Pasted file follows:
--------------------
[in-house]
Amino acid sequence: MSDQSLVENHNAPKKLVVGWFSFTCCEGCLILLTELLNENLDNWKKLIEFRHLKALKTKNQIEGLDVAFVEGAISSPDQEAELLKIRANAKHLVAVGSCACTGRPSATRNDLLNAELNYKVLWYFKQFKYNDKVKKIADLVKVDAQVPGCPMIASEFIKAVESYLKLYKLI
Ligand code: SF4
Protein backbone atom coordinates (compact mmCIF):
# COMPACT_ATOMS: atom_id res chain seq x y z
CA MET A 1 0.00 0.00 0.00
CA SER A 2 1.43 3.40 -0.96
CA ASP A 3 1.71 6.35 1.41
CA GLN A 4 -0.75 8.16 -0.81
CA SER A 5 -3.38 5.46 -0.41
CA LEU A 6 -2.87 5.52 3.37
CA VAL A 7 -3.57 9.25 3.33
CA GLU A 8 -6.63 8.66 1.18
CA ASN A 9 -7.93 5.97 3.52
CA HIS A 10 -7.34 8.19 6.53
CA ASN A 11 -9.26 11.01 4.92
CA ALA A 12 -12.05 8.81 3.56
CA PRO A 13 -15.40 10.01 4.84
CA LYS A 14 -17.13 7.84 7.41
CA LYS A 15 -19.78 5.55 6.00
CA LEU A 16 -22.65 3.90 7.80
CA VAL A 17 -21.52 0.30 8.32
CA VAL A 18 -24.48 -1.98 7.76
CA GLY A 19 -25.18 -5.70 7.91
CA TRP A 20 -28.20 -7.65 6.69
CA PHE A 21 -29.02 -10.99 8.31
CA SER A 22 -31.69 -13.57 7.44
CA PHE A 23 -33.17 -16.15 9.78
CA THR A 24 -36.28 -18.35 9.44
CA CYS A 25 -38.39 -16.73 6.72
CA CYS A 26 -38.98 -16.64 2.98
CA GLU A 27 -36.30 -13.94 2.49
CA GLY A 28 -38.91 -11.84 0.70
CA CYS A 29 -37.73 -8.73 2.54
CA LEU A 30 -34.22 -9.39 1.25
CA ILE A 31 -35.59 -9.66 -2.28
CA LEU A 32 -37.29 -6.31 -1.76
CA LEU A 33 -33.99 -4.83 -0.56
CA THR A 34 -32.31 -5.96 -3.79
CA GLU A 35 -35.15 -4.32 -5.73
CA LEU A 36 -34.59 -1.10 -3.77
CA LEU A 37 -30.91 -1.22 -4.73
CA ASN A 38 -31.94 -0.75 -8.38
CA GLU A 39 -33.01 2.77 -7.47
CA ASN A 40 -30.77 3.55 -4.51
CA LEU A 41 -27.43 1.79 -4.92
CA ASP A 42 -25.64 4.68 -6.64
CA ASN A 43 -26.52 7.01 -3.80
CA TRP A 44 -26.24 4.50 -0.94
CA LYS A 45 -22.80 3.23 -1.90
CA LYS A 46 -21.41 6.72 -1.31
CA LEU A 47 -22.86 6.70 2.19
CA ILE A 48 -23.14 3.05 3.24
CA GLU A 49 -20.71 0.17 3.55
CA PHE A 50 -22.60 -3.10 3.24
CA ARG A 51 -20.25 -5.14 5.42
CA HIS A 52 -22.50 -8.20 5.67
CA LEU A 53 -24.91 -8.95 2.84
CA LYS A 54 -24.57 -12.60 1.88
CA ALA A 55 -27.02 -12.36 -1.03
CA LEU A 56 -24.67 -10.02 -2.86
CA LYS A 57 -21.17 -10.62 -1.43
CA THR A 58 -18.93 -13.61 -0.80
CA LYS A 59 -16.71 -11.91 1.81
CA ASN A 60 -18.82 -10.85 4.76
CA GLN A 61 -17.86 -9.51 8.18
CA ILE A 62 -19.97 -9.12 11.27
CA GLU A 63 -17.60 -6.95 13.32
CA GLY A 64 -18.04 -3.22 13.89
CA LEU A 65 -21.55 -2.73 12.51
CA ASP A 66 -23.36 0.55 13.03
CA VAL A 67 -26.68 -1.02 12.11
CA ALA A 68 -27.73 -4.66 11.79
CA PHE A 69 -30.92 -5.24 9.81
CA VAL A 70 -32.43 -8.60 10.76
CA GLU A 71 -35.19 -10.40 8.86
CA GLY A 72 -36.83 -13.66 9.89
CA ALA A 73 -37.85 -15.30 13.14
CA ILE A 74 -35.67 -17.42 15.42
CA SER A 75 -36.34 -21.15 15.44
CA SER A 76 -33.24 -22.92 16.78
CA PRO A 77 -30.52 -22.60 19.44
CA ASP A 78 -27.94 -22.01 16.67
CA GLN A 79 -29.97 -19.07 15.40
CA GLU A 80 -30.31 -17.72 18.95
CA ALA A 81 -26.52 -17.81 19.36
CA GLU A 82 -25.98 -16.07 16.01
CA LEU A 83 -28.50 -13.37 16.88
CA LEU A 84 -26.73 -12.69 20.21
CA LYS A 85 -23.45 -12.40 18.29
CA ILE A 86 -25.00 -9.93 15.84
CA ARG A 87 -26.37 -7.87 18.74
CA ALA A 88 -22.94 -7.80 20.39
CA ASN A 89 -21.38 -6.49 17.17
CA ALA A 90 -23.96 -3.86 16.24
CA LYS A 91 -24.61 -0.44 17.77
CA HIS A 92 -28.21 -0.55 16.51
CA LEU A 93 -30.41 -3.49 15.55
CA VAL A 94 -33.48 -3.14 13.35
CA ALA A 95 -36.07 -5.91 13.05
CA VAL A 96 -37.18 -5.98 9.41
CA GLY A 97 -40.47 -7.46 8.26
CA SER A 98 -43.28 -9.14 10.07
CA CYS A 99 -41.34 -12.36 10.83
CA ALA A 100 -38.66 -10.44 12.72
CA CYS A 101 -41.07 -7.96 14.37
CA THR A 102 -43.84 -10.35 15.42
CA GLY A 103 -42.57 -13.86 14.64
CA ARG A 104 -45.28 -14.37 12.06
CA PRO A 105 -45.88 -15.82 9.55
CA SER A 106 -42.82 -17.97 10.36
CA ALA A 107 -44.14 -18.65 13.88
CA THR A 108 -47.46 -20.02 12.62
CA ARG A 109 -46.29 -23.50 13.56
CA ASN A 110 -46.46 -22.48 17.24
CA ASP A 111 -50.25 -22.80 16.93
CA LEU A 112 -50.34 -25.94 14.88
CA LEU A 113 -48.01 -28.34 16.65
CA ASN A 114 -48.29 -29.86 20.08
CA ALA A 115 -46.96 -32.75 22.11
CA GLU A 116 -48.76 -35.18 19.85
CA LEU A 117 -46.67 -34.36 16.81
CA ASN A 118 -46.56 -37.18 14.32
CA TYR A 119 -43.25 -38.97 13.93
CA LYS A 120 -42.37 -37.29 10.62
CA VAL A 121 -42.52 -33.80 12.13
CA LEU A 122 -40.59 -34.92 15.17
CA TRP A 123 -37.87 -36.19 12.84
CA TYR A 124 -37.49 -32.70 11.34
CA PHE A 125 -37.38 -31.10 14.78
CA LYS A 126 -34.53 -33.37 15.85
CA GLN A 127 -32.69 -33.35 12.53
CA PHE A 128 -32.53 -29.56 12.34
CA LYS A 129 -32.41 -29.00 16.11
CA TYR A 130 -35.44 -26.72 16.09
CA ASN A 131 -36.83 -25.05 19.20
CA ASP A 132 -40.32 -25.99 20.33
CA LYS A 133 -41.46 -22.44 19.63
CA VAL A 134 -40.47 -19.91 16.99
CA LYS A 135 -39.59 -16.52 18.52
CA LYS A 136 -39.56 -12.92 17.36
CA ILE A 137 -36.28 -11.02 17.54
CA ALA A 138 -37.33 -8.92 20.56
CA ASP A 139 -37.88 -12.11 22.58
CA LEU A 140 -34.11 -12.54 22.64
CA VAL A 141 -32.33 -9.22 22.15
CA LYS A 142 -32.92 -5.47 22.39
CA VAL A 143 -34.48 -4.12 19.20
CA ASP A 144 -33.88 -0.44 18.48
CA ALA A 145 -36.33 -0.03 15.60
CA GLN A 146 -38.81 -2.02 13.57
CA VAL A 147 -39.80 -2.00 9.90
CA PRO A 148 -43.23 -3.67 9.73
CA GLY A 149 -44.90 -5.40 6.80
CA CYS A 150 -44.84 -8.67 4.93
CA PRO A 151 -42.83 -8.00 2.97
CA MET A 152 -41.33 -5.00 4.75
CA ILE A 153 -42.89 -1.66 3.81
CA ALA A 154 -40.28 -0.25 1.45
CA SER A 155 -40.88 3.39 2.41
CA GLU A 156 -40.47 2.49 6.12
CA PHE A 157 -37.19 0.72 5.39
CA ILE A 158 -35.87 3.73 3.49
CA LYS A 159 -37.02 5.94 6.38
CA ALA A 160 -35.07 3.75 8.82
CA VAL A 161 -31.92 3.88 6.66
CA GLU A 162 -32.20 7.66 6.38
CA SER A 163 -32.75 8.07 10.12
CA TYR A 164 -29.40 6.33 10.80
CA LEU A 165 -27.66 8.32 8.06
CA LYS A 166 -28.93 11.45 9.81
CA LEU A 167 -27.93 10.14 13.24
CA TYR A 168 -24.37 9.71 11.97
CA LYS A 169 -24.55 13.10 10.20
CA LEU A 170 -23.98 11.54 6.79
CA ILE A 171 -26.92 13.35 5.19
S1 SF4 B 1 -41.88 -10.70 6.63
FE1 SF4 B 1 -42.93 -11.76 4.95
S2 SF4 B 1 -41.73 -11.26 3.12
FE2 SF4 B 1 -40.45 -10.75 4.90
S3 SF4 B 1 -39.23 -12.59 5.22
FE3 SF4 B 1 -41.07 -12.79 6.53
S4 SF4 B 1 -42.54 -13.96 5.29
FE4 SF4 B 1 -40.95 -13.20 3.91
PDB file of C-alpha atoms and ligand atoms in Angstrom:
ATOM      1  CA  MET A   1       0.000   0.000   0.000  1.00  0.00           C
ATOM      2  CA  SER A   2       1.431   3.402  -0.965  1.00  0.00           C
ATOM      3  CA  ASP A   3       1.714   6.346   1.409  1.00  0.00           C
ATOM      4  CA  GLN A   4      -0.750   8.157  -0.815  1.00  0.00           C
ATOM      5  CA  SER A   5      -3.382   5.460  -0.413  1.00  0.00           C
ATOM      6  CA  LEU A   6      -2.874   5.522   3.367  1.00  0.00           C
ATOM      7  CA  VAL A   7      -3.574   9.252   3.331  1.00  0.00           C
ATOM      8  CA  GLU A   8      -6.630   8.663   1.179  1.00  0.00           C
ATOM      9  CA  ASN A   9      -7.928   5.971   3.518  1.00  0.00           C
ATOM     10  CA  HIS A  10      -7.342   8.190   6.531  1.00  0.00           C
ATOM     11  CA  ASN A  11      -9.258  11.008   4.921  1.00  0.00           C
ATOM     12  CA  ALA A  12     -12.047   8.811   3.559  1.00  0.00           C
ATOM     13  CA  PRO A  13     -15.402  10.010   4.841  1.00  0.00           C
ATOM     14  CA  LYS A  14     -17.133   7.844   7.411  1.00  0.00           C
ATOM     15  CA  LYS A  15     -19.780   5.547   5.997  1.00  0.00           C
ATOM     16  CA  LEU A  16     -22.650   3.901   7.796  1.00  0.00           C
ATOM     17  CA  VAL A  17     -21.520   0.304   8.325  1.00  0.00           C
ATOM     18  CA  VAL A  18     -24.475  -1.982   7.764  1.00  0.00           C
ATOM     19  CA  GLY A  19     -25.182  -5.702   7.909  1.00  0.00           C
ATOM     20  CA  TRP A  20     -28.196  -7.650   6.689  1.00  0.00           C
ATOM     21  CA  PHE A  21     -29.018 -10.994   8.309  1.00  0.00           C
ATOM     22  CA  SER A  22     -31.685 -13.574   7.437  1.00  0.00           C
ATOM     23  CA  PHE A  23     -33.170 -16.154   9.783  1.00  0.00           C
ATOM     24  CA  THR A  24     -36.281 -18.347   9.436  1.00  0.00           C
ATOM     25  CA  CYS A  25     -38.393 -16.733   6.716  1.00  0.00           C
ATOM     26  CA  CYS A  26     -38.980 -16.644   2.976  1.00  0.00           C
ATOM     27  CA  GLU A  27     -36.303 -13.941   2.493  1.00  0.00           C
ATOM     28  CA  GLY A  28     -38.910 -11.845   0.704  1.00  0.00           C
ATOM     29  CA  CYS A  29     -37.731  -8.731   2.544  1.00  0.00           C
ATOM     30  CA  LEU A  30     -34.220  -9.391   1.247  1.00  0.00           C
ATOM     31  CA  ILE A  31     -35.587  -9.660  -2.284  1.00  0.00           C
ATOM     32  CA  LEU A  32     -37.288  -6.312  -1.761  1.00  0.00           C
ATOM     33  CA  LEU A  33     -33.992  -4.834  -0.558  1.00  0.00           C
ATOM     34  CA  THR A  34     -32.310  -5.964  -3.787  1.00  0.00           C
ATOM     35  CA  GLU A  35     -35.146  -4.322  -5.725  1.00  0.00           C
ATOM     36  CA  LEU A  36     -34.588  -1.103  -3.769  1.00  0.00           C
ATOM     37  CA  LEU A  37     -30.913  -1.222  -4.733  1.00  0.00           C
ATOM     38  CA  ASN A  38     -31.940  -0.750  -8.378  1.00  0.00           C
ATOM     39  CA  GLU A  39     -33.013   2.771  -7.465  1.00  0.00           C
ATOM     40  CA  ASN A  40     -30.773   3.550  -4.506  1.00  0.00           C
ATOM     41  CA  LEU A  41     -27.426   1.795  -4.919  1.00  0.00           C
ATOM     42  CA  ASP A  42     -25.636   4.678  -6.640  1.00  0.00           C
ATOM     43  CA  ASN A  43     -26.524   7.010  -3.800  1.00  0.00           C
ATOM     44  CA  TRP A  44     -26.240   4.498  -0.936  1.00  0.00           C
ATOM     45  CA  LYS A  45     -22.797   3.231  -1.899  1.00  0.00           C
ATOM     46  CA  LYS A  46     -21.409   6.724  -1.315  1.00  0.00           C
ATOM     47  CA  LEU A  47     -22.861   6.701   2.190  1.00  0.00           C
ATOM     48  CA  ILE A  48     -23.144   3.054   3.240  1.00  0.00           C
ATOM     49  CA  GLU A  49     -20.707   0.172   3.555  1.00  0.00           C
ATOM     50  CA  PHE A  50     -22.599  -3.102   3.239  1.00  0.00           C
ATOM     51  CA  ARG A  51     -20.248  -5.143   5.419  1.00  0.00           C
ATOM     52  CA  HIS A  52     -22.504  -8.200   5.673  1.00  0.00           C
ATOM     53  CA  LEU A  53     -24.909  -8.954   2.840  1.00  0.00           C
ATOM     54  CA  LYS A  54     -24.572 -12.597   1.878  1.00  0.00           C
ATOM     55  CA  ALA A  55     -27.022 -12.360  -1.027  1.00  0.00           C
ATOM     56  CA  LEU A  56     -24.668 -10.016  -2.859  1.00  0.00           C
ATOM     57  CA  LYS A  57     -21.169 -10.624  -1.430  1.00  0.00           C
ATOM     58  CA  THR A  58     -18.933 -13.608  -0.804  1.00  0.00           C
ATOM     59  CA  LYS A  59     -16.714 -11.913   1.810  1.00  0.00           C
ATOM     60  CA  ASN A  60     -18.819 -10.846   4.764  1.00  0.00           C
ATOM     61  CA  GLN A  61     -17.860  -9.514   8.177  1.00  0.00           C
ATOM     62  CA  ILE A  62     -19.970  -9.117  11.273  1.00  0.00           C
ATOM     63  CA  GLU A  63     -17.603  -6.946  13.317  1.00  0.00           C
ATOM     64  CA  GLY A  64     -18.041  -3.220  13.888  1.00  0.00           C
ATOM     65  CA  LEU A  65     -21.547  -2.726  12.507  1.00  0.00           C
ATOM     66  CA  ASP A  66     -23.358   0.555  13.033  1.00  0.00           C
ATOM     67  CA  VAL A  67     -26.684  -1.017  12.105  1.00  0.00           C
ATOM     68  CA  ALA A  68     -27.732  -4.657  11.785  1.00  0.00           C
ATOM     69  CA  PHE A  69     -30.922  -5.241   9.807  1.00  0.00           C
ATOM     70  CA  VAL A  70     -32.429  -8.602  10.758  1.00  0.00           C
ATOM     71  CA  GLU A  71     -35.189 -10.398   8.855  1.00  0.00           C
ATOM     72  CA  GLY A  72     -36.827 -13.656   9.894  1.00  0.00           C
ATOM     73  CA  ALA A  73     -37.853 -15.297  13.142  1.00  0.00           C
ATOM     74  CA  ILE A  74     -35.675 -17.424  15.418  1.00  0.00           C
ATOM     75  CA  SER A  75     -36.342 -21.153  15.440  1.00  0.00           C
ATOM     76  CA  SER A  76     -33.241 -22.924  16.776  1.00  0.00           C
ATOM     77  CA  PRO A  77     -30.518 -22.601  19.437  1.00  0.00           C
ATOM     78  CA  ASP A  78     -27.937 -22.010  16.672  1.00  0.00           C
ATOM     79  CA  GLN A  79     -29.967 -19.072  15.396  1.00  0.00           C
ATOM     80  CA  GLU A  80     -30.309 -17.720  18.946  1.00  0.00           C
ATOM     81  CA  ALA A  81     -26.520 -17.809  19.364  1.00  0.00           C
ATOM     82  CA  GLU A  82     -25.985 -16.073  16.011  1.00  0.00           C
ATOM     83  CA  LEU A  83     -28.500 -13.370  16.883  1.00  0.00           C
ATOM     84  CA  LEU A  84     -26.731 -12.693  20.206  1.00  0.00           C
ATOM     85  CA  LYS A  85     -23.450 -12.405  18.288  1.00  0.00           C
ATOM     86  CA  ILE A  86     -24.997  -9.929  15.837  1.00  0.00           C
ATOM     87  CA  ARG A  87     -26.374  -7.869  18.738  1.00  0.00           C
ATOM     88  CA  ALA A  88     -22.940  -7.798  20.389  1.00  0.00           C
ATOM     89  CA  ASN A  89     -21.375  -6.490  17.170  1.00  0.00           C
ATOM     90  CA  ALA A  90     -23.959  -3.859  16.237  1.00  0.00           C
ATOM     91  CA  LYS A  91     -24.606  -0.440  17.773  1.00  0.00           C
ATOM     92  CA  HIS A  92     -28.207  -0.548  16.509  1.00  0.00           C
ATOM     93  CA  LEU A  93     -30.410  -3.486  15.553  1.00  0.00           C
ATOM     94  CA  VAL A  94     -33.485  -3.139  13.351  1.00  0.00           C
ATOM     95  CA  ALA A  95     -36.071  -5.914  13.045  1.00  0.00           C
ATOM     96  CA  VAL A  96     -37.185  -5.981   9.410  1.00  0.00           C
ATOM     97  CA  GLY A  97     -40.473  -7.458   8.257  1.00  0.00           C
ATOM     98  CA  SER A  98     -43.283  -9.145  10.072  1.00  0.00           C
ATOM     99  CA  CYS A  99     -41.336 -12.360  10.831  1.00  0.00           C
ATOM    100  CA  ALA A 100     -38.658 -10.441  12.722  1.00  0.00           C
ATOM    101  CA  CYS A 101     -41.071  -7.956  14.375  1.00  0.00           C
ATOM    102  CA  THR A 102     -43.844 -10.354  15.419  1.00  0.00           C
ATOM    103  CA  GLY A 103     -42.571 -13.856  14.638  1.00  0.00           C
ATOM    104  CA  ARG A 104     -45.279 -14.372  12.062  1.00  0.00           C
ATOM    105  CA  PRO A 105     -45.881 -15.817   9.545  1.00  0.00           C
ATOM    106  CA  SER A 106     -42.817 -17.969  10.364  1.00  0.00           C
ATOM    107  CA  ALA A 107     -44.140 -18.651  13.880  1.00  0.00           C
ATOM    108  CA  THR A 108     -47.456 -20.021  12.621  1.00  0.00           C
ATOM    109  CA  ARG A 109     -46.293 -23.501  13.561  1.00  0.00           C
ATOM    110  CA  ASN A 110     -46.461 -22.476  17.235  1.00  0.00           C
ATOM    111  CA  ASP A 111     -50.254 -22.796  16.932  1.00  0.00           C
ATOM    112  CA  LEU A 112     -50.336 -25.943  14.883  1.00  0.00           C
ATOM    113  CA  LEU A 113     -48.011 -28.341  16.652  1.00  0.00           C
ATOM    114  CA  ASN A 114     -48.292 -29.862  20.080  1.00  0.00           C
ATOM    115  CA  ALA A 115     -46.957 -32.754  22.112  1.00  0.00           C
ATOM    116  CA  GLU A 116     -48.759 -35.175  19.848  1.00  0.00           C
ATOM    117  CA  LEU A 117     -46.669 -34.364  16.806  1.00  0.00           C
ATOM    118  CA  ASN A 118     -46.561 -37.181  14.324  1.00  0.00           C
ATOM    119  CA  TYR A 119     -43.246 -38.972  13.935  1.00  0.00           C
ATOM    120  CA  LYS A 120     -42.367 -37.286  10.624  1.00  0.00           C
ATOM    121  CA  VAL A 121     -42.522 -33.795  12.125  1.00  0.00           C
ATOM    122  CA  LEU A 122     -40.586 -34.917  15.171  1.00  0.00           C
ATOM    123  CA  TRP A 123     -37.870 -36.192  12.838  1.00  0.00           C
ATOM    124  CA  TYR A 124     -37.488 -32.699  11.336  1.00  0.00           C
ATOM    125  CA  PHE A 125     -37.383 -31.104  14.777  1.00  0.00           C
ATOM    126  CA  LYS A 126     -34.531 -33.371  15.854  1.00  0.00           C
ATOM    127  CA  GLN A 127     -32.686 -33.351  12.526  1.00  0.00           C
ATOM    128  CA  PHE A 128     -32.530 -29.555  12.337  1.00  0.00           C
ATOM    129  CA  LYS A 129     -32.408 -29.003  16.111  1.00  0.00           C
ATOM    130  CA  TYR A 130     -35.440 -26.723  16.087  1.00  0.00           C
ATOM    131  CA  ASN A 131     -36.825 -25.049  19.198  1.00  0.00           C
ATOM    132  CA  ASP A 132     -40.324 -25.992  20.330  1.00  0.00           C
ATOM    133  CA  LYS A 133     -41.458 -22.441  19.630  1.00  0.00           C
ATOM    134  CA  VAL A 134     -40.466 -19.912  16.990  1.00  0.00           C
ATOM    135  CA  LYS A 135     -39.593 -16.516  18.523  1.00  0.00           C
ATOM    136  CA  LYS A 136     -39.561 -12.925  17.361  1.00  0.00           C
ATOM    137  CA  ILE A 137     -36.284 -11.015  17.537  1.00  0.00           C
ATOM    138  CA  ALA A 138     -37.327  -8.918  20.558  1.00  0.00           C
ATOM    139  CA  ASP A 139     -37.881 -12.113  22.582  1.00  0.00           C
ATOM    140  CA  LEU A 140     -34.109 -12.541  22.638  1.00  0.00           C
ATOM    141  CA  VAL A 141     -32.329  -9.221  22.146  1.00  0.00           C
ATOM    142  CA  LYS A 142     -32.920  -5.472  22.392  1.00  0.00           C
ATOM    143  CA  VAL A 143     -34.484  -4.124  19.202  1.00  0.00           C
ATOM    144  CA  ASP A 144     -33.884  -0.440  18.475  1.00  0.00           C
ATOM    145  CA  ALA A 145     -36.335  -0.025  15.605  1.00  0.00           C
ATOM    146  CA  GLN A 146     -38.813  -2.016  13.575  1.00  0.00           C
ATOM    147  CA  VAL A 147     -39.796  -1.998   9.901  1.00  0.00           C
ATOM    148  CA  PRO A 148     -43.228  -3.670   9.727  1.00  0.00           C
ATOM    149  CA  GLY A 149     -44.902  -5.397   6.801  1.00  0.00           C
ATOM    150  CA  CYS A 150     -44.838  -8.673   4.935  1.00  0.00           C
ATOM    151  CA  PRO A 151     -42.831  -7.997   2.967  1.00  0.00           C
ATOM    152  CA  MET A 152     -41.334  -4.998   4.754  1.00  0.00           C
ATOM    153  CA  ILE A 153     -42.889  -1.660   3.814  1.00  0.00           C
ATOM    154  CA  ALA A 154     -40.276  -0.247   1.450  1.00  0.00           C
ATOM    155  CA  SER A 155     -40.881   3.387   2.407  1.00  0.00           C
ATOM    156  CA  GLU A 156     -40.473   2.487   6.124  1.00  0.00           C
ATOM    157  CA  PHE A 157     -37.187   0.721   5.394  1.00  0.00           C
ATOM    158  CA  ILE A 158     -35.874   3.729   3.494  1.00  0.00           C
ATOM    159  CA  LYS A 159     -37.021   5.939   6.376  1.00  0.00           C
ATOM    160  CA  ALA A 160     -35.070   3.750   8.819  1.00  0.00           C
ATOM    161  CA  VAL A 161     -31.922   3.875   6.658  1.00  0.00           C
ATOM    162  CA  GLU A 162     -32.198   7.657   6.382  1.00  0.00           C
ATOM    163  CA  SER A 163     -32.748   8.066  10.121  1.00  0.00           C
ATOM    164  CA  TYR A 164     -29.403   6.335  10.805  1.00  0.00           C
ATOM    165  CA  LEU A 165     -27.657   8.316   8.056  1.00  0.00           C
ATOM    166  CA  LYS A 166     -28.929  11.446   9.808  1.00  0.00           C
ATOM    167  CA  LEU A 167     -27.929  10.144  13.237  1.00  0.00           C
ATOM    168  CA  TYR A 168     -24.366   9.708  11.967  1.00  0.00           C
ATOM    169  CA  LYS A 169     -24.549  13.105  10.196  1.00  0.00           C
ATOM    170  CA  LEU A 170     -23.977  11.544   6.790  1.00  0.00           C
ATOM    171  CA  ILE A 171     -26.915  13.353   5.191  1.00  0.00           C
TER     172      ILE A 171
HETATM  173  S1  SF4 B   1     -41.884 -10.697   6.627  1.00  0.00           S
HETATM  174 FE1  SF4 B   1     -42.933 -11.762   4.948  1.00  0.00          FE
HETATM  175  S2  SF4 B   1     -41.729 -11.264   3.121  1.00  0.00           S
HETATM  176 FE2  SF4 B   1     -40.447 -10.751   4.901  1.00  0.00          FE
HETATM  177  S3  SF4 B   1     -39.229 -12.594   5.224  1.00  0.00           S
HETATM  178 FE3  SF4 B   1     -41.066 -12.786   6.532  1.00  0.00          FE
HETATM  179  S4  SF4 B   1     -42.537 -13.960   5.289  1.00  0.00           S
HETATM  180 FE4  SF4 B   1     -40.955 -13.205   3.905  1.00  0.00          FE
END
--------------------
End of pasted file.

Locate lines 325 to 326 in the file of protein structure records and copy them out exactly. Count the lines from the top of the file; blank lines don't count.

ATOM    140  CA  LEU A 140     -34.109 -12.541  22.638  1.00  0.00           C
ATOM    141  CA  VAL A 141     -32.329  -9.221  22.146  1.00  0.00           C